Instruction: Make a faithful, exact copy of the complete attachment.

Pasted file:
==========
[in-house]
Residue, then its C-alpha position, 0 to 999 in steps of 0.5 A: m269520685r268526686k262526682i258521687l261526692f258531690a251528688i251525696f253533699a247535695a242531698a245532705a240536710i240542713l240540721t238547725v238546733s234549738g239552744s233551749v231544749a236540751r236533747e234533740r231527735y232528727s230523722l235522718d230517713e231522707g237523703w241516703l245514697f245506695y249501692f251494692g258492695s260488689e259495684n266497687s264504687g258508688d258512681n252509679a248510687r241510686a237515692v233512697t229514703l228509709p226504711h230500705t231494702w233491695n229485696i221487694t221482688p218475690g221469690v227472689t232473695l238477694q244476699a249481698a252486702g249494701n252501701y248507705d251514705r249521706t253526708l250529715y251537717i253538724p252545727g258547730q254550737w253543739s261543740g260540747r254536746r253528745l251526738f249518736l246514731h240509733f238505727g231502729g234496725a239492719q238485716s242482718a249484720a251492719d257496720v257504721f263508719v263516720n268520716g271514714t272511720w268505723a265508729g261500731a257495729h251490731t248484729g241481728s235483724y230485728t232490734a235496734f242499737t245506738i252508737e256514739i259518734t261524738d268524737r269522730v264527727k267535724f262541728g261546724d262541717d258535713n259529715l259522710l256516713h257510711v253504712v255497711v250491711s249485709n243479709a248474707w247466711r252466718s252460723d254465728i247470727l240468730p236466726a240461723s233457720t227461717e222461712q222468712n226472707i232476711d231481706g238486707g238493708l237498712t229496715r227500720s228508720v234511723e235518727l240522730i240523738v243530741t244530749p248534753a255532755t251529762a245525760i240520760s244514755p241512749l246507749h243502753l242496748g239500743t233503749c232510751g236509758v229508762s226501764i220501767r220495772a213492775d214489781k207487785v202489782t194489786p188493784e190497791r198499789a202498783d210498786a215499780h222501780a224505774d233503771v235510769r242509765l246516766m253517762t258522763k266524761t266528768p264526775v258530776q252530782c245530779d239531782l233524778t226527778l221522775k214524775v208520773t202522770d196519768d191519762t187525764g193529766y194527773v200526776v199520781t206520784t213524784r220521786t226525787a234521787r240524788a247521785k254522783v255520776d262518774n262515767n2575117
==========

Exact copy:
[in-house]
Residue, then its C-alpha position, 0 to 999 in steps of 0.5 A: m269520685r268526686k262526682i258521687l261526692f258531690a251528688i251525696f253533699a247535695a242531698a245532705a240536710i240542713l240540721t238547725v238546733s234549738g239552744s233551749v231544749a236540751r236533747e234533740r231527735y232528727s230523722l235522718d230517713e231522707g237523703w241516703l245514697f245506695y249501692f251494692g258492695s260488689e259495684n266497687s264504687g258508688d258512681n252509679a248510687r241510686a237515692v233512697t229514703l228509709p226504711h230500705t231494702w233491695n229485696i221487694t221482688p218475690g221469690v227472689t232473695l238477694q244476699a249481698a252486702g249494701n252501701y248507705d251514705r249521706t253526708l250529715y251537717i253538724p252545727g258547730q254550737w253543739s261543740g260540747r254536746r253528745l251526738f249518736l246514731h240509733f238505727g231502729g234496725a239492719q238485716s242482718a249484720a251492719d257496720v257504721f263508719v263516720n268520716g271514714t272511720w268505723a265508729g261500731a257495729h251490731t248484729g241481728s235483724y230485728t232490734a235496734f242499737t245506738i252508737e256514739i259518734t261524738d268524737r269522730v264527727k267535724f262541728g261546724d262541717d258535713n259529715l259522710l256516713h257510711v253504712v255497711v250491711s249485709n243479709a248474707w247466711r252466718s252460723d254465728i247470727l240468730p236466726a240461723s233457720t227461717e222461712q222468712n226472707i232476711d231481706g238486707g238493708l237498712t229496715r227500720s228508720v234511723e235518727l240522730i240523738v243530741t244530749p248534753a255532755t251529762a245525760i240520760s244514755p241512749l246507749h243502753l242496748g239500743t233503749c232510751g236509758v229508762s226501764i220501767r220495772a213492775d214489781k207487785v202489782t194489786p188493784e190497791r198499789a202498783d210498786a215499780h222501780a224505774d233503771v235510769r242509765l246516766m253517762t258522763k266524761t266528768p264526775v258530776q252530782c245530779d239531782l233524778t226527778l221522775k214524775v208520773t202522770d196519768d191519762t187525764g193529766y194527773v200526776v199520781t206520784t213524784r220521786t226525787a234521787r240524788a247521785k254522783v255520776d262518774n262515767n2575117